"Everyone fits in so well. Of course, at the start, we were unfamiliar with one another. You just have to try and initiate and people will reciprocate."
A long-time resident, who declines to be named, appreciates that the younger residents keep the kampung spirit alive.
The 62-year-old, who bought his apartment two decades ago, says it is much like a "throwback to a previous era" when older Singaporeans lived in a kampung and knew their neighbours.
For the younger set, many chose to move in because they love the spacious interiors.
The old architectural features here are a draw too.
There are two stairwells that have patterned ventilation holes punched into the facade of the stairwells.
Mr Vellakkannu Chandran, 42, who was born in India and is now a permanent resident here, says he enjoys the tranquillity of the neighbourhood.
The marine engineer moved in four years ago after getting married. He and his wife have a two- year-old daughter, Diya.
Mr Chandran, who used to rent a room in an HDB flat in Boon Lay, adds: "Even though the building is old, the apartment I bought was in good condition. I didn't do any renovation and just kept it simple."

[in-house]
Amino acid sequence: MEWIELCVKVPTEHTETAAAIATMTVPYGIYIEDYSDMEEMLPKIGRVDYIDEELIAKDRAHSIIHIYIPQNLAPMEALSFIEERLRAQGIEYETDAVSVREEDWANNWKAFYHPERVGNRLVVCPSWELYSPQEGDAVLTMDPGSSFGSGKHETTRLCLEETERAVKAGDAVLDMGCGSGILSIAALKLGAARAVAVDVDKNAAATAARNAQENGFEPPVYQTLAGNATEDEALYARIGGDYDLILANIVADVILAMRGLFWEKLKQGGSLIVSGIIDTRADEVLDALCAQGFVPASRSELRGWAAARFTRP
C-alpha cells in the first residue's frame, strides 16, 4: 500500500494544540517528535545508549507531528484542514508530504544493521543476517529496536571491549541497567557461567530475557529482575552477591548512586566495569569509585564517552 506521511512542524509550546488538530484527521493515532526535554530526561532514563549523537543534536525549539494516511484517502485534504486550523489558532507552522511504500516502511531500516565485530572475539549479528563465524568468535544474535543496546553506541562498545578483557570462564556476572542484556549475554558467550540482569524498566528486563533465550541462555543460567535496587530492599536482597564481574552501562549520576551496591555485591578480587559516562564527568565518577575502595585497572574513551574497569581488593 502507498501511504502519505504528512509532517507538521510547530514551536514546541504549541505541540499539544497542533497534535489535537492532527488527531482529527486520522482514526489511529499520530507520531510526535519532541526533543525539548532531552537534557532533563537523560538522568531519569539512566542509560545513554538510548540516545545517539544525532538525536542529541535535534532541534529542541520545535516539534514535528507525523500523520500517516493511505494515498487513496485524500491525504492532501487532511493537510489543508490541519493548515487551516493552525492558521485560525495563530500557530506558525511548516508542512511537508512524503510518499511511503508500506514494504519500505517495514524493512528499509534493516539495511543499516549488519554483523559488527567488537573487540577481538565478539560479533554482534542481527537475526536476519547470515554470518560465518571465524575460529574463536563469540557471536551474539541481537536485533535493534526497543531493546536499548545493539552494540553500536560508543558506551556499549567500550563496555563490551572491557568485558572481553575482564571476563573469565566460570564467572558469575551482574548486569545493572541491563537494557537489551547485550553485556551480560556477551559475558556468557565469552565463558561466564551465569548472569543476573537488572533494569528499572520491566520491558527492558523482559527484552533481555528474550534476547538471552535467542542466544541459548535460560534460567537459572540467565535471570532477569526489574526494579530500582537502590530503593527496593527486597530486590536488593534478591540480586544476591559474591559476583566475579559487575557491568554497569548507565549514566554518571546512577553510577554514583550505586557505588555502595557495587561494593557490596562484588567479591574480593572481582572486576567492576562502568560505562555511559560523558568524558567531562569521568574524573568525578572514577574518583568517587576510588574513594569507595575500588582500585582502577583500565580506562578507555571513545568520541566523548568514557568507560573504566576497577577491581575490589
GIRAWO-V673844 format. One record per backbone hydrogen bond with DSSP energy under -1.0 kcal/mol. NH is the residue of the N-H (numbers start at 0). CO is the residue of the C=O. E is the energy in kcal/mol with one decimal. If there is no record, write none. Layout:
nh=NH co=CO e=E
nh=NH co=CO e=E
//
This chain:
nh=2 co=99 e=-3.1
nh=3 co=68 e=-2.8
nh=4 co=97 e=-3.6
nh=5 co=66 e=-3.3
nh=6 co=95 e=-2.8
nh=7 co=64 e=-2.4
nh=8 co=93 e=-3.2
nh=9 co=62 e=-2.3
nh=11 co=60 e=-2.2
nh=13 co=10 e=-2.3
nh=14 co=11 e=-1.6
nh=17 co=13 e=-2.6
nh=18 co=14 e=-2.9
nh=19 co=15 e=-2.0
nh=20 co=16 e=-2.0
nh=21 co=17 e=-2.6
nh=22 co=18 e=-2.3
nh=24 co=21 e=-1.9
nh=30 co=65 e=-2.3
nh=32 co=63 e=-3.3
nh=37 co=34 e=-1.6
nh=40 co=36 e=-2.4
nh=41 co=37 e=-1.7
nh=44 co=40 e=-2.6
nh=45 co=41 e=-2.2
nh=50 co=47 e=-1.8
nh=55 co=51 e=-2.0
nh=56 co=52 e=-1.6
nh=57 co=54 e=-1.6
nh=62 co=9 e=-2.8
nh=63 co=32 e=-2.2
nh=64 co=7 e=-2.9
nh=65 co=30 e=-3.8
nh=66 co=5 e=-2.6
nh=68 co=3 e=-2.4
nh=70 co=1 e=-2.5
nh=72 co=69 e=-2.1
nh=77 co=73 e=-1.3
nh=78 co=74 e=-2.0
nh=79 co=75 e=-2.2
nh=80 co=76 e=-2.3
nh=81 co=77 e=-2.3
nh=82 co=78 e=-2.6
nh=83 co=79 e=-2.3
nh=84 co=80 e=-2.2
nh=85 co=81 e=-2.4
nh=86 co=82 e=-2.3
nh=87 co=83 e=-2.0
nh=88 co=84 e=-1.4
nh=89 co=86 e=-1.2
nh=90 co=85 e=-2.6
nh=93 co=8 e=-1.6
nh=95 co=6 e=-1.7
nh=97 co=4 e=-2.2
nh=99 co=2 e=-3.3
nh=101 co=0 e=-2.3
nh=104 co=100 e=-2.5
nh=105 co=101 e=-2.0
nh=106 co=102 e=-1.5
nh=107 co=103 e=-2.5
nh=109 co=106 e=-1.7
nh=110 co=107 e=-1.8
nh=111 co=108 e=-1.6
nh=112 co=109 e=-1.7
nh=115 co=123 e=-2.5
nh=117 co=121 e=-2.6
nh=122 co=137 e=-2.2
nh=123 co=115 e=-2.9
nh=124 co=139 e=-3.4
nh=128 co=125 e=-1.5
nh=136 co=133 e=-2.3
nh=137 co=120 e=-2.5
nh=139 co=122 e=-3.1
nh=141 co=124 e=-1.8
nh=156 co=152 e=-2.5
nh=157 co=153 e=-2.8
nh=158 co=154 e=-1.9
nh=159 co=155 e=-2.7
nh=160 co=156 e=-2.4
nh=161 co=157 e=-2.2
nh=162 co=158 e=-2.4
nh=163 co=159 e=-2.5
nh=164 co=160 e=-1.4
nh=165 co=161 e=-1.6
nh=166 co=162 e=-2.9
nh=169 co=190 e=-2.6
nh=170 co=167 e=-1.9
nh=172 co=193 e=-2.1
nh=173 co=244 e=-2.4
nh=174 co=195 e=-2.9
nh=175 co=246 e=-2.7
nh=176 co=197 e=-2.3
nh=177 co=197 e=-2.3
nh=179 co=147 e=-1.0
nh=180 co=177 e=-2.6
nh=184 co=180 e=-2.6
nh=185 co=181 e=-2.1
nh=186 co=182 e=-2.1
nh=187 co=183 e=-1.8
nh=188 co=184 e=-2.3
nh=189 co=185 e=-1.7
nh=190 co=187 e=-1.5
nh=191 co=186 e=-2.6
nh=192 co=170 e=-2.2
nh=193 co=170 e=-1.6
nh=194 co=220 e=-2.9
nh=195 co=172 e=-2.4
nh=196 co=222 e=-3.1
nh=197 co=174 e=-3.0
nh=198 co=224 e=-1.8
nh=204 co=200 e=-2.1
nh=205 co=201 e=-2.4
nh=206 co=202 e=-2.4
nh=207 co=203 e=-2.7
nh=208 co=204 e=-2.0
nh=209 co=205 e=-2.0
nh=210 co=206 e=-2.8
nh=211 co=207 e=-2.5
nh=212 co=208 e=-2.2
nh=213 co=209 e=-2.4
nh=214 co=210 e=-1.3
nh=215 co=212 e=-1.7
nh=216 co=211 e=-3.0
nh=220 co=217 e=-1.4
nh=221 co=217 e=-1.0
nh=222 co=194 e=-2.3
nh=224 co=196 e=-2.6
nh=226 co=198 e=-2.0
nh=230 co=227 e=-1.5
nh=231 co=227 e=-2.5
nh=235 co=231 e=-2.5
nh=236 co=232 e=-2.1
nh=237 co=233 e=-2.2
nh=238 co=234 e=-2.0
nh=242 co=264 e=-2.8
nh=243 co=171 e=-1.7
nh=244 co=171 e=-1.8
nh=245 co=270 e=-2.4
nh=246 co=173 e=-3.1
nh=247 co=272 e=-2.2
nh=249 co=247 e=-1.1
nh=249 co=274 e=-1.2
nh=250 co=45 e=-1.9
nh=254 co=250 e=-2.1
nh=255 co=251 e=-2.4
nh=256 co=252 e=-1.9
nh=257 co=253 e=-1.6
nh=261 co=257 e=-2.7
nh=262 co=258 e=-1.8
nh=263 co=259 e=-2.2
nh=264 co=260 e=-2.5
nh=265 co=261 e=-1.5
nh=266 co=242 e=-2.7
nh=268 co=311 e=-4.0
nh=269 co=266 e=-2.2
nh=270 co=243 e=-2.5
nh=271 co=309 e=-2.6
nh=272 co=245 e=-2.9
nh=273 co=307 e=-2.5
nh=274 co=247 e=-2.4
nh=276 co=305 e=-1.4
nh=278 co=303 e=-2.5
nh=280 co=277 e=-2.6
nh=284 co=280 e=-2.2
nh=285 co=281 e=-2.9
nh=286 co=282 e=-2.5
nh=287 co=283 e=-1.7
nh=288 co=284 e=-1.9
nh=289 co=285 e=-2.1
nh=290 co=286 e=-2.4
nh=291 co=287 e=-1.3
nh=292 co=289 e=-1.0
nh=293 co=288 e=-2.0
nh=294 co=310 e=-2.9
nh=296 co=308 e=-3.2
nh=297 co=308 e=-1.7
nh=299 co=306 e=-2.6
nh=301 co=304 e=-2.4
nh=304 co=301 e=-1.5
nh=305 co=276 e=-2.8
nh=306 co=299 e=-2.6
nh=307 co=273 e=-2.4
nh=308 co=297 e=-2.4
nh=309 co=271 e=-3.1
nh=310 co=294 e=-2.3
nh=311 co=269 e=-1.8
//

Others gave their apartments an overhaul with new interiors.
The Straits Times pops into some of these homes to take a look.
Retro pieces for walk-up
For the owners of this fourth-floor Eastville Apartments home, a vintage style was the perfect look to go with the building's old exterior.
Old wood furniture, original wrought-iron window grilles and a pared-down palette of white and concrete walls lend an old-school vibe to the unit that Ms Felicia Koh, 40, owns with her best friend.
The former colleagues, who have co-founded a content production firm, like the simple look as it allows them to add furnishings of different styles.
The two friends bought the 1,000 sq ft Joo Chiat apartment in 2009. They wanted a quieter space after eight years living in a walk-up in Little India. Ms Koh's friend, who is in her 40s, is married to an Italian and shuttles between Singapore and Paris, where her husband is based.